Wearable Tech as Evidence in Criminal and Civil Cases

Wearable technology data

Overcoming legal hurdles while taking advantage of the benefits

Crime show fans know that cops are always able to verify alibis by reviewing phone records. Cell phone activity registers pings on the nearest tower, which proves whether suspects were where they claimed to be when the crime was committed. And since TV criminals always make calls or send texts while committing their crimes this is a failsafe method of getting a conviction.

This same general principle is now being applied to users of wearable technology. Wearable technology is sensored devices that are connected wirelessly through a web or Bluetooth connection. Fitbits, smartwatches and safety monitors for seniors are currently among the most widely used. They can be used to track the wearer’s location, activity level, health and much more.

Not surprisingly, the information in some of these devices is now serving as valuable evidence In both civil and criminal litigation.

Examples of actual cases

  1. In a Pennsylvania rape case, the victim claimed to be at home in bed when the attack took place. However, her Fitbit data showed she took approximately 1,000 steps between the the time she said she went to bed and when she called 911. Alleging she staged the crime scene, police charged her with filing a false report and tampering with evidence.
  2. An Ohio man’s house caught fire. He claimed he packed up some bags and escaped through a window he broke open. He also mentioned that he wore a pacemaker. Arson investigators, suspicious due to traces of gasoline at the scene, checked his heart monitor data. A cardiologist read the data and supplied key evidence in the case: that the man’s story was unlikely due to his medical condition and cardiac rhythms before, during and after the fire.
  3. A personal trainer in Canada suffered injuries in an accident before fitness trackers were common. Four years after the accident, her lawyers outfitted her with a Fitbit to monitor her current level of activity. The lawyers gave the data to an analytics company to compare her activity with that of the general population. This will determine whether her level of activity falls above or below that of the average person. Her lawyers hope the data will support their client’s claim that her current activity is below average due to her injury.

 

Wearable technology in personal injury cases

Let’s look at example #2 above in which a party is claiming that an injury prevents them from being as active as in the past. The user’s data from a fitness or activity-tracking device is relevant evidence. But the legal community hasn’t yet caught up with advancements in technology.  The biggest obstacle in using such data as evidence will likely be objections based on right to privacy. The victim’s attorneys will want to avoid a fishing expedition by the defense team.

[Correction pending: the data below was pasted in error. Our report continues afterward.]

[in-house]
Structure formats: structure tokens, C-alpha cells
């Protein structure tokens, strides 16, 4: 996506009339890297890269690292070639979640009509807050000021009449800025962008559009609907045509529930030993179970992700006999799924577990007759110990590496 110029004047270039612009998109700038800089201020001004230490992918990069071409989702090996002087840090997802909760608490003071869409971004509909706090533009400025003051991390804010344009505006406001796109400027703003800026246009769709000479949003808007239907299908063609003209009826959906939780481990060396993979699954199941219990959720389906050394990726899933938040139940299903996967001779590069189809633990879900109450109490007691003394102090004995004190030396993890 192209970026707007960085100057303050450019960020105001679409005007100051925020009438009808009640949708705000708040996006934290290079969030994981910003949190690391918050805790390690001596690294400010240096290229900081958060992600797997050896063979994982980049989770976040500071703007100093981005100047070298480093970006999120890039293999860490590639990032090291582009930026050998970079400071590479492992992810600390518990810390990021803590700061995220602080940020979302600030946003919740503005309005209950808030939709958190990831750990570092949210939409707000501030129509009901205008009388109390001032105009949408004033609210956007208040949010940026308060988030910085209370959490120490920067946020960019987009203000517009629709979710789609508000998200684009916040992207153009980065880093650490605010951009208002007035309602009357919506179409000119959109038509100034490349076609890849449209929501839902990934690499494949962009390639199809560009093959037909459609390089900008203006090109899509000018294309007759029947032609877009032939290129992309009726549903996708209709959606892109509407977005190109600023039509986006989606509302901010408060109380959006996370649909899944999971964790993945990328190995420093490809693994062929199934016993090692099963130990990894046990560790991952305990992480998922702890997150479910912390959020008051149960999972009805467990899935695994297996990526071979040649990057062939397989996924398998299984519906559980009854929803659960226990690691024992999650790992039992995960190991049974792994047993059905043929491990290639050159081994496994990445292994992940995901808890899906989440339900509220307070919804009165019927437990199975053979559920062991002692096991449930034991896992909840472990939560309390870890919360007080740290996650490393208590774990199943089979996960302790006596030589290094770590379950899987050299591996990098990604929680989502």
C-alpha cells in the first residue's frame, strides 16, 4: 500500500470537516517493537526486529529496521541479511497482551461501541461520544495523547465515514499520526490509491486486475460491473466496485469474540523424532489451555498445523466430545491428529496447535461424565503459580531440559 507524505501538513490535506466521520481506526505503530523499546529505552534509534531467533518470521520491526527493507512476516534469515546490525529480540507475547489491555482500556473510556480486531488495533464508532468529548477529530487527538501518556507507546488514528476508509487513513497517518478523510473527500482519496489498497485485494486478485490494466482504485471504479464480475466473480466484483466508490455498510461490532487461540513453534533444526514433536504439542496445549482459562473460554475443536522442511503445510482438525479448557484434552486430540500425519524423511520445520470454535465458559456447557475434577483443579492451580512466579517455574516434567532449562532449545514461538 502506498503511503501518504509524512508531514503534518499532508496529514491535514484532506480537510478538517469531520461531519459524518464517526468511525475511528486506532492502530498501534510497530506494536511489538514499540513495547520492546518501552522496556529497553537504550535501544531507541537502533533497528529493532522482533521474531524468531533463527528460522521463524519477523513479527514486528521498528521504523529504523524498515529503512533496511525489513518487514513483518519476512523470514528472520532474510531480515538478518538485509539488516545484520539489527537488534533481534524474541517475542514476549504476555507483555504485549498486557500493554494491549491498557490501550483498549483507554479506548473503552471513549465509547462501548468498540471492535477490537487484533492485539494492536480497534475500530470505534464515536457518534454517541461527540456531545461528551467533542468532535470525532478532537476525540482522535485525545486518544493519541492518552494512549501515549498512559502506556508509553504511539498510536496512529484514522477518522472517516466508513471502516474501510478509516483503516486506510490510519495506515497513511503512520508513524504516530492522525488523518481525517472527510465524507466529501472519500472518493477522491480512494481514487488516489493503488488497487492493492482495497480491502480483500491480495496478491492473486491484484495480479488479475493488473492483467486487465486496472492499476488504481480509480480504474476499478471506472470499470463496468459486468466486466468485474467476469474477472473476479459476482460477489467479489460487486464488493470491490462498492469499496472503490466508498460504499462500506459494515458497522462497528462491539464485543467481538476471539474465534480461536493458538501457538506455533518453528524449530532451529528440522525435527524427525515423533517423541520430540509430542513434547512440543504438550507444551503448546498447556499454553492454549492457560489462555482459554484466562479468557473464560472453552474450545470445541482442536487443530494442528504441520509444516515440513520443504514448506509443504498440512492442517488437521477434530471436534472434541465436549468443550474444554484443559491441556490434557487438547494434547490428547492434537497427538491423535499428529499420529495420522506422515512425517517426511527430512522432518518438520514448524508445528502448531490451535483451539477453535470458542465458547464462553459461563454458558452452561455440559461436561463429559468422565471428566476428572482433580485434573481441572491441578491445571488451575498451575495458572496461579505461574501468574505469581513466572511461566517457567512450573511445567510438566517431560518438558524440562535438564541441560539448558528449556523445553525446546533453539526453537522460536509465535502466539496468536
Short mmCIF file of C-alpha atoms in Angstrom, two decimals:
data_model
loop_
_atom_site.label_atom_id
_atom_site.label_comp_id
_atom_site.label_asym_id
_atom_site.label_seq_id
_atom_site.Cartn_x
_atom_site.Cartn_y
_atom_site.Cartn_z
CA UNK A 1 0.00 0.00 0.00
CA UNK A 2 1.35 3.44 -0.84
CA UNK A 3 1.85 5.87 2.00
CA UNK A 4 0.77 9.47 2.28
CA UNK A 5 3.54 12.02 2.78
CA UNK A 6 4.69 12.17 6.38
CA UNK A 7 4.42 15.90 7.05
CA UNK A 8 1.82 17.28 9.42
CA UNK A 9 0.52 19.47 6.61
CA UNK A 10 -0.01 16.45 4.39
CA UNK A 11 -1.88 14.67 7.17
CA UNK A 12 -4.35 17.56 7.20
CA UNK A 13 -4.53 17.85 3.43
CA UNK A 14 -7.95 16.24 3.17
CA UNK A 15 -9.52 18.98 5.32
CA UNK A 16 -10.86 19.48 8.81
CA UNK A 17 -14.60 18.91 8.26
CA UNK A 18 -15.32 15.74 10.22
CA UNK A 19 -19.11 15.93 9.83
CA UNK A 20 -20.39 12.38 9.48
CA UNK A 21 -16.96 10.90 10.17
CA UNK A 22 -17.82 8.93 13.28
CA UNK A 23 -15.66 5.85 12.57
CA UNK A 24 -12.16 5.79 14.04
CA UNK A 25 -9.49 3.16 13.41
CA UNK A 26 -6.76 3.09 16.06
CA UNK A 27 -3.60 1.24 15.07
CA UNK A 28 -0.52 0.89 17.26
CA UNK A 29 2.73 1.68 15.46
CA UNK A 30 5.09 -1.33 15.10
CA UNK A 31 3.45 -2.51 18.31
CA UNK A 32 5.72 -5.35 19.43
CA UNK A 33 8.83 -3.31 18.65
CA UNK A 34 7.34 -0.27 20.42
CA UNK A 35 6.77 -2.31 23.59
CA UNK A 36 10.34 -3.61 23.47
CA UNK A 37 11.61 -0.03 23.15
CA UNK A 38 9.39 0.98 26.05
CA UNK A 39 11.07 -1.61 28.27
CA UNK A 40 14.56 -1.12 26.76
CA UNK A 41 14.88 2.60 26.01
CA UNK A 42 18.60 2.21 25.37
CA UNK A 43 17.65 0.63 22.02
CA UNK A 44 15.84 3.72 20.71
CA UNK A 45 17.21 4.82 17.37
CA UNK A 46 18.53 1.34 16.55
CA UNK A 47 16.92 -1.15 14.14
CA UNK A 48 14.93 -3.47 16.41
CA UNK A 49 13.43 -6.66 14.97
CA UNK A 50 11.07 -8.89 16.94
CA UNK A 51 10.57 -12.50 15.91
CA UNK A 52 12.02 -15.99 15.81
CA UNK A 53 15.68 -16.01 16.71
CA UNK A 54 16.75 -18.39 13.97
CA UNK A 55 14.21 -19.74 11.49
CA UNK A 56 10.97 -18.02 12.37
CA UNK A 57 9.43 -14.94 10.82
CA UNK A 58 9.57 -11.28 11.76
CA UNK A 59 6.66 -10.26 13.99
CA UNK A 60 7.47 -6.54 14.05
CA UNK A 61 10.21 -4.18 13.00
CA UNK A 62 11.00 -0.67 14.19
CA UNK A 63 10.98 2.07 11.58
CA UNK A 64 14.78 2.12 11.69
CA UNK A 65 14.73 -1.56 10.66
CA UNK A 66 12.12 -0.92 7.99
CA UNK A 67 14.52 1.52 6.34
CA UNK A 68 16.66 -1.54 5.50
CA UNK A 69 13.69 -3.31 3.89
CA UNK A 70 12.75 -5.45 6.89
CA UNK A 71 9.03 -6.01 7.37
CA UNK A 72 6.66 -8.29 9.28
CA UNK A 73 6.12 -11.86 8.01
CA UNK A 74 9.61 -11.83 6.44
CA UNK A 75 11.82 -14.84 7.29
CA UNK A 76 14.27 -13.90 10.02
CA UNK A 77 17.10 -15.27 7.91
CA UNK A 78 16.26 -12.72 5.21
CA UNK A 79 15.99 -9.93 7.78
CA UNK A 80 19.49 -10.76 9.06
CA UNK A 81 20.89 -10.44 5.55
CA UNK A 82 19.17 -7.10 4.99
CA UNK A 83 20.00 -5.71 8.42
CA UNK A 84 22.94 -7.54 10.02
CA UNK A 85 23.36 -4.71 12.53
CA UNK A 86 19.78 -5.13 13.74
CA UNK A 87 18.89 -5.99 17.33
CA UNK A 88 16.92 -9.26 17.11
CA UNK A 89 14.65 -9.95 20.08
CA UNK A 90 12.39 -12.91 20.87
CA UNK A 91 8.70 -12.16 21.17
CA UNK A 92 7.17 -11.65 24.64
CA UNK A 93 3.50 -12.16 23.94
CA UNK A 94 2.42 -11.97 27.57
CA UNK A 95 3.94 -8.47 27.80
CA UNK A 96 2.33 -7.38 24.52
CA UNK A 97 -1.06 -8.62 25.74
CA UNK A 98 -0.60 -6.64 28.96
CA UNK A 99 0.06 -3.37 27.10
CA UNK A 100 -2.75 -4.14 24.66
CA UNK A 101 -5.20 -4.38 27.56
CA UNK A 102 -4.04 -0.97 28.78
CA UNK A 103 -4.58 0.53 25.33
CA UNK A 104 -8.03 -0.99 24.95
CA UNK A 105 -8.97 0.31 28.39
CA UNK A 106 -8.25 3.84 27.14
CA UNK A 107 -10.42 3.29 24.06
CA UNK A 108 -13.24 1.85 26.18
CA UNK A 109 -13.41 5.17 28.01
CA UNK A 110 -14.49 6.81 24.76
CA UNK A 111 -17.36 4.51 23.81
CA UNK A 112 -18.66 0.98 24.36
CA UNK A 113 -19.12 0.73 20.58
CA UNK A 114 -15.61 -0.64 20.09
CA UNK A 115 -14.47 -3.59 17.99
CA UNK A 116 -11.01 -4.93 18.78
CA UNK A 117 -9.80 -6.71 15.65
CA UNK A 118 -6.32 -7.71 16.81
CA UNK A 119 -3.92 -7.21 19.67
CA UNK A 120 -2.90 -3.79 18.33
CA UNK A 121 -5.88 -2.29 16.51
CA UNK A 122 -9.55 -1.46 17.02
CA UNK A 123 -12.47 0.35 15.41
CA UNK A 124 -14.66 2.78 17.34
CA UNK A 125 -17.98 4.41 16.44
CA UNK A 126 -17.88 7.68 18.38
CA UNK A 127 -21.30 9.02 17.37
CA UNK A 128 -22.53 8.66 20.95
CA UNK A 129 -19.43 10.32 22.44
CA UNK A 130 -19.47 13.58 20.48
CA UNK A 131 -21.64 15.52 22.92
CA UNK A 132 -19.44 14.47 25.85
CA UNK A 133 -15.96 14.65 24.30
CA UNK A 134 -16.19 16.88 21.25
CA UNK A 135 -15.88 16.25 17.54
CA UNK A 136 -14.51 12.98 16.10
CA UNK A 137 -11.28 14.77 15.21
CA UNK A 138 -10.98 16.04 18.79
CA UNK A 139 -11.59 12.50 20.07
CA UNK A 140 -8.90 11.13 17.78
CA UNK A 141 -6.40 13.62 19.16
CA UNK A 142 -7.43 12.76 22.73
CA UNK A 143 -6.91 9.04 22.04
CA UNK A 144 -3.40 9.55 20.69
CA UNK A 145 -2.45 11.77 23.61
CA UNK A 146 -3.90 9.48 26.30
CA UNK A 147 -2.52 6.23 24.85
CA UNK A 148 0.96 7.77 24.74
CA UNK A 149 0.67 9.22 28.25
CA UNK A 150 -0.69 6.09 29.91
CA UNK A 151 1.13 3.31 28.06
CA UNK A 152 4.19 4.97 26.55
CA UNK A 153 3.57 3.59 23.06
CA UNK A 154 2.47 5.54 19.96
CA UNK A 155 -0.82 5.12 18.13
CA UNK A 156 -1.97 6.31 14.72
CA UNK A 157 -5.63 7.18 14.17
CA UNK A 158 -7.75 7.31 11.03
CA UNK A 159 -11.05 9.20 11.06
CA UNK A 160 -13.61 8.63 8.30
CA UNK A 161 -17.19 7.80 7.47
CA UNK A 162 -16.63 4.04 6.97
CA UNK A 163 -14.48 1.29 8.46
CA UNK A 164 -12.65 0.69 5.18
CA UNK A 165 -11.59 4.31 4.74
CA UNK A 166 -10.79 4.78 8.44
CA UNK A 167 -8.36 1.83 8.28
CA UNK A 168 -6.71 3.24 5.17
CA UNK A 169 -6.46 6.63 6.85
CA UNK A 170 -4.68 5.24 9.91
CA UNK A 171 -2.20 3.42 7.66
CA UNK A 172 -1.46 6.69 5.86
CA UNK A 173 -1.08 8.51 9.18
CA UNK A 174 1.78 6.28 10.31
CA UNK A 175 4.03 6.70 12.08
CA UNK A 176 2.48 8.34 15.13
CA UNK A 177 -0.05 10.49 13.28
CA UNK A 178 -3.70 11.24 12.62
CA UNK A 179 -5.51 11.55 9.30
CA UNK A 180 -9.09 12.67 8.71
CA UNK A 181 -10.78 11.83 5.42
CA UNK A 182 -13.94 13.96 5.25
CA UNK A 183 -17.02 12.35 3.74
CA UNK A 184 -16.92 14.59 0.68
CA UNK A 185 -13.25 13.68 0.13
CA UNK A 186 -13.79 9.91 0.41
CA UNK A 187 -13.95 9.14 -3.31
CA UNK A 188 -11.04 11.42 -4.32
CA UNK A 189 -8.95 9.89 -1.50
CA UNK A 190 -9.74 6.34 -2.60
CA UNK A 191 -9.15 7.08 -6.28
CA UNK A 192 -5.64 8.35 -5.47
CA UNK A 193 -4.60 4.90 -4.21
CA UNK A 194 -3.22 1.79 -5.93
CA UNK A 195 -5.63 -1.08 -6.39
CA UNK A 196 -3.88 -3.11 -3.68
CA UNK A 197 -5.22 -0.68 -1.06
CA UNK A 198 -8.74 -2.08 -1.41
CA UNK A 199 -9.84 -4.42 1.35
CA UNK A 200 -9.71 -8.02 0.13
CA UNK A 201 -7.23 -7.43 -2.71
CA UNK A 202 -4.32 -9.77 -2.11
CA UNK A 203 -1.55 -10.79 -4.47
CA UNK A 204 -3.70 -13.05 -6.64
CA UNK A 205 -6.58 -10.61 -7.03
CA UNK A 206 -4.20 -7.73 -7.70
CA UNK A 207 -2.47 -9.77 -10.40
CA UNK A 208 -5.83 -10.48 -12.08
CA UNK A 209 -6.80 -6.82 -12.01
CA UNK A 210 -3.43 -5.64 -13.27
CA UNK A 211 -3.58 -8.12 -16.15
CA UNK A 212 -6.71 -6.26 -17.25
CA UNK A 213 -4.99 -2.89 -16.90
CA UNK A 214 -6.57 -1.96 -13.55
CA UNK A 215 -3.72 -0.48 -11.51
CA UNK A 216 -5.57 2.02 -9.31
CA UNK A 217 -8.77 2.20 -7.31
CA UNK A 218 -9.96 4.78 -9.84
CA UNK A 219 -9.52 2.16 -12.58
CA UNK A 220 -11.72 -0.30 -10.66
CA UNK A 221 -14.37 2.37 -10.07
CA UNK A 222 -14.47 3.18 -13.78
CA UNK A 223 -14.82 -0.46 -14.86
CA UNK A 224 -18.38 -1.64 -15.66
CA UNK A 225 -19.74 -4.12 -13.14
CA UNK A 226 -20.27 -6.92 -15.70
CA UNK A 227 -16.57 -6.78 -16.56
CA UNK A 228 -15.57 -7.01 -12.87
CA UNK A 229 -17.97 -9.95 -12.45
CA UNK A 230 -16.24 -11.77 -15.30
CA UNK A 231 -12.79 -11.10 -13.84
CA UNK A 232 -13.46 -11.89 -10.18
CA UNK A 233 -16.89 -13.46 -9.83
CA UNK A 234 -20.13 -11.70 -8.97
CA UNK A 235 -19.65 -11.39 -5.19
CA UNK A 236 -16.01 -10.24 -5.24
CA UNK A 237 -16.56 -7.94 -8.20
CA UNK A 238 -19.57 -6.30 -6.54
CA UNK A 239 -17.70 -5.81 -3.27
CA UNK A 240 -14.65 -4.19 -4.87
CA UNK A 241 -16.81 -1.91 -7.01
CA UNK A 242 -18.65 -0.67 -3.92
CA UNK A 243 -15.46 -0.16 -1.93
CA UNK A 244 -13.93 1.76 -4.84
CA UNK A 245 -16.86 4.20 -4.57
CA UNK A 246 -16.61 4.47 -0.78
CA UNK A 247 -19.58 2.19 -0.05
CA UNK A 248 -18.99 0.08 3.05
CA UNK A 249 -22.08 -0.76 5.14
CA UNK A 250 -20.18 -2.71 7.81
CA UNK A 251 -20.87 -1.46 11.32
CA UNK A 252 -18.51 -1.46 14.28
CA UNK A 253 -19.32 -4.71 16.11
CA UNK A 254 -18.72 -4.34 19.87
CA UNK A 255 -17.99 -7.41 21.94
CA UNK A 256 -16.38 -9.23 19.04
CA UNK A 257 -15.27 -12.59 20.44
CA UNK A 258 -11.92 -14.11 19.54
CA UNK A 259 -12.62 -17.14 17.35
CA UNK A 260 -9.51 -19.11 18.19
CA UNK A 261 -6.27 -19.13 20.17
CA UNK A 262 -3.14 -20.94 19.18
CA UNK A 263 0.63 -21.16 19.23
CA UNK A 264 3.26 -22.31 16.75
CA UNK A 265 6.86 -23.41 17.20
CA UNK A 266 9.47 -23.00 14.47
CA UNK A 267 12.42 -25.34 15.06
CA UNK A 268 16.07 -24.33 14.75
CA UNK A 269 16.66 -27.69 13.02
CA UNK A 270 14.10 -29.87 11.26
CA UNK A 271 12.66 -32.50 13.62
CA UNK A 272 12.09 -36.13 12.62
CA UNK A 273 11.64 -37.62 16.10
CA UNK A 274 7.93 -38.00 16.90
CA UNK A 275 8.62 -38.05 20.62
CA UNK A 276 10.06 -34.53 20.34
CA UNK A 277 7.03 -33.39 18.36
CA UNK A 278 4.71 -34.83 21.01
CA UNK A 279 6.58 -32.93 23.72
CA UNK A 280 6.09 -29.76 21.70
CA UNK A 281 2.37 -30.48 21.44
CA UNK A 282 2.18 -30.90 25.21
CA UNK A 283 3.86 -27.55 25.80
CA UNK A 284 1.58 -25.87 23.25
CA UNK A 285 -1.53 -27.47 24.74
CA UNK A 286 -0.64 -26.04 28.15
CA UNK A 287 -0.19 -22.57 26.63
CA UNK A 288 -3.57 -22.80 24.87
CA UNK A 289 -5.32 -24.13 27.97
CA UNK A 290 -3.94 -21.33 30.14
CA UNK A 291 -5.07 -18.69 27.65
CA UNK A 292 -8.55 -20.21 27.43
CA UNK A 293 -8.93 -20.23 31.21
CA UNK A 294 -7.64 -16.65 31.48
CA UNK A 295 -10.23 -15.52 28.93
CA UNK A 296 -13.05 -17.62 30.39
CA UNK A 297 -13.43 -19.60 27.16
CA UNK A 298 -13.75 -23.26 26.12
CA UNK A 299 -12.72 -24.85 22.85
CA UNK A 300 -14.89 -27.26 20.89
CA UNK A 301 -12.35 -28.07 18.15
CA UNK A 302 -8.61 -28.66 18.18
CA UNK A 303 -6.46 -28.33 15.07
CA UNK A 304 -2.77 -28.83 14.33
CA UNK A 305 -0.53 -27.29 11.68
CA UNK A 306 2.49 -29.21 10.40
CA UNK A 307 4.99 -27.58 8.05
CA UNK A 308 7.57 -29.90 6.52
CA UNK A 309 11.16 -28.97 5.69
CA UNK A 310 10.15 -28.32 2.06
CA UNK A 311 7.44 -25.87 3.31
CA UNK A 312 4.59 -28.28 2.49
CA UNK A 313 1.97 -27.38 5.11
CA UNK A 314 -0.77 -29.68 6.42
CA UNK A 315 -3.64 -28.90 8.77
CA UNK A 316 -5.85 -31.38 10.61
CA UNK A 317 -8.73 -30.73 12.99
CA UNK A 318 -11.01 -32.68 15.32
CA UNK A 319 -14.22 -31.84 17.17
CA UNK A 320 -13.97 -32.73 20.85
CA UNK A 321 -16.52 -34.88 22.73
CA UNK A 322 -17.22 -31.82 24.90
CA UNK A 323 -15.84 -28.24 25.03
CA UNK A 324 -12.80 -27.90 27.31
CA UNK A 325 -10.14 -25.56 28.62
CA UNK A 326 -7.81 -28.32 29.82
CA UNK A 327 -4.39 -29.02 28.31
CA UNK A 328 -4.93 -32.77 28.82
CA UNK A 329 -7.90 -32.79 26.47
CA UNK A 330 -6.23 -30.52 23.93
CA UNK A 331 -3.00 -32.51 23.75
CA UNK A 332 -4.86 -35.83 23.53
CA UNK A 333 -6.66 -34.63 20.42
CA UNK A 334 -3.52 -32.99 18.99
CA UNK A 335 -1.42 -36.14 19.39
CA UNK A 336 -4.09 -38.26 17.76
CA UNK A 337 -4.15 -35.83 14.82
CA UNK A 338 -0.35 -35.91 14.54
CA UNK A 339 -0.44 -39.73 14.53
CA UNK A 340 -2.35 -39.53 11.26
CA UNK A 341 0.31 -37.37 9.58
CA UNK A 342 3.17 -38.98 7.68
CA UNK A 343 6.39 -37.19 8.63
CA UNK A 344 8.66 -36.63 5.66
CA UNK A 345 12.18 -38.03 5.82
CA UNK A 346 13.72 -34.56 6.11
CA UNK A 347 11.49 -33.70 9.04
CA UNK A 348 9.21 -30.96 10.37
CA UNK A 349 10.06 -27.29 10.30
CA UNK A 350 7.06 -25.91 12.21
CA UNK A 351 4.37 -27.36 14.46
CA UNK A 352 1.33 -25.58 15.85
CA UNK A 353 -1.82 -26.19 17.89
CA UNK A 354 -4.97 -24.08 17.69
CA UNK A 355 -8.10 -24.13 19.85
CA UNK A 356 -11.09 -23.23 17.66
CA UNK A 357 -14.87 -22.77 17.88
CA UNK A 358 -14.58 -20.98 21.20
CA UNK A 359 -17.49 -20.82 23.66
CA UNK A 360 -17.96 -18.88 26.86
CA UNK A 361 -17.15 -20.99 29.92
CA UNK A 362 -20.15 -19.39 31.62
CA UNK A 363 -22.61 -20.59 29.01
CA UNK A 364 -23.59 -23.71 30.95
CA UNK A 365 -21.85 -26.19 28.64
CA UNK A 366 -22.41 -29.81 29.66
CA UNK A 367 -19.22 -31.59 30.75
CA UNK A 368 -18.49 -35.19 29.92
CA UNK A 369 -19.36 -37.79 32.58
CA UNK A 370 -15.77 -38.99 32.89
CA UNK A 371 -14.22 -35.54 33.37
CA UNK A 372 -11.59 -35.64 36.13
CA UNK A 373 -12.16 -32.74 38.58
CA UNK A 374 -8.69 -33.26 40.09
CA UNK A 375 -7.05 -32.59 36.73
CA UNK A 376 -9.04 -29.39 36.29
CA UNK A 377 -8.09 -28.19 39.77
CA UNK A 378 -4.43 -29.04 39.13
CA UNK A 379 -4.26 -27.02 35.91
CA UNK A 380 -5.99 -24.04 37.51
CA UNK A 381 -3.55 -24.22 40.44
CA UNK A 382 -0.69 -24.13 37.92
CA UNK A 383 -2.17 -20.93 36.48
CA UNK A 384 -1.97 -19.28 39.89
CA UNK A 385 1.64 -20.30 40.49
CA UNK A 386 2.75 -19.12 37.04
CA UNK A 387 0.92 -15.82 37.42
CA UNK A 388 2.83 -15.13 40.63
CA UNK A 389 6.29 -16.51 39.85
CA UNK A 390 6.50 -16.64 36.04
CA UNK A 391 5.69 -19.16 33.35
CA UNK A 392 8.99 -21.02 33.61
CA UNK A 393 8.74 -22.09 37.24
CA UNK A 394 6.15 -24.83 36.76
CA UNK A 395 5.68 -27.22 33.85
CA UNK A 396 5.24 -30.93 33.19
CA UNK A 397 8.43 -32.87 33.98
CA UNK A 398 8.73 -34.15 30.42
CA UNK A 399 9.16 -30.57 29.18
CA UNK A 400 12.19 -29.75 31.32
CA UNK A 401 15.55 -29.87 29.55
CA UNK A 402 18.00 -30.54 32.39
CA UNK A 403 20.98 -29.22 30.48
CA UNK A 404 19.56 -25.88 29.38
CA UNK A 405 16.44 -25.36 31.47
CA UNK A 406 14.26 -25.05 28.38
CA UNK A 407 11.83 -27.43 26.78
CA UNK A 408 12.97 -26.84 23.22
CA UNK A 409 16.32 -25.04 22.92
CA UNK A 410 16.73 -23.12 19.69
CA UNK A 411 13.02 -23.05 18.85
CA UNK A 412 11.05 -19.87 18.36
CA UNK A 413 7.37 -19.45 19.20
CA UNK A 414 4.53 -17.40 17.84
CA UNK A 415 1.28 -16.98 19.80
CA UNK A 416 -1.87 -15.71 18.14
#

Another issue could be in proving the data is accurate. Fitbit’s heart rate accuracy is currently being debated. Apple knows the heart rate data on its smartwatch is flawed, particularly when immersed in water, as when user’s are swimming. Irregular movements often result in miscommunication to the device. And readings may be inaccurate if the LED lights on the back panel are blocked by a tattoo, matted hair, or large skin irregularity.

Wearable technology in the workplace

Wearable technology devices are being used in the workplace by many employers and insurance companies in an effort to reduce workplace injuries. Some health insurance companies offer discounts when wearable technology data is submit as evidence of a healthy and active lifestyle.

We may one day see invasion-of-privacy claims surpass wrongful termination as the most frequent workplace complaint. Use of this new technology in the work environment is raising potential privacy-in-the-workplace issues. Below are two examples of areas where problems can arise.

  • Confidentiality. Health information of employees collected to confirm their capability to execute the job is, by law, to be kept confidential. If the information is leaked either by a hacker or another employee, the employer can be held liable.
  • Off-the-Clock Monitoring. Employers may not monitor their employees during off-work hours. Nor can they terminate employees engaged in legal activities, such as political demonstrations or campaigns.

Looking ahead

There are obviously many benefits to wearable technology. The key is responsible use of the data. It’s an evolving technology that’s just in its infancy. We’ll see if the legal community can keep pace with technological advancements.


Sources:

  • Nanci R. Schanerman. “Wearable technology: Counting the steps to a defense verdict.” www.lexocology.com. 11 July 2017.
  • Dick Clarke. “Privacy Is New Hot Workplace Issue for EPLI Claims.” www.mynewmarkets.com. 31 July 2017.
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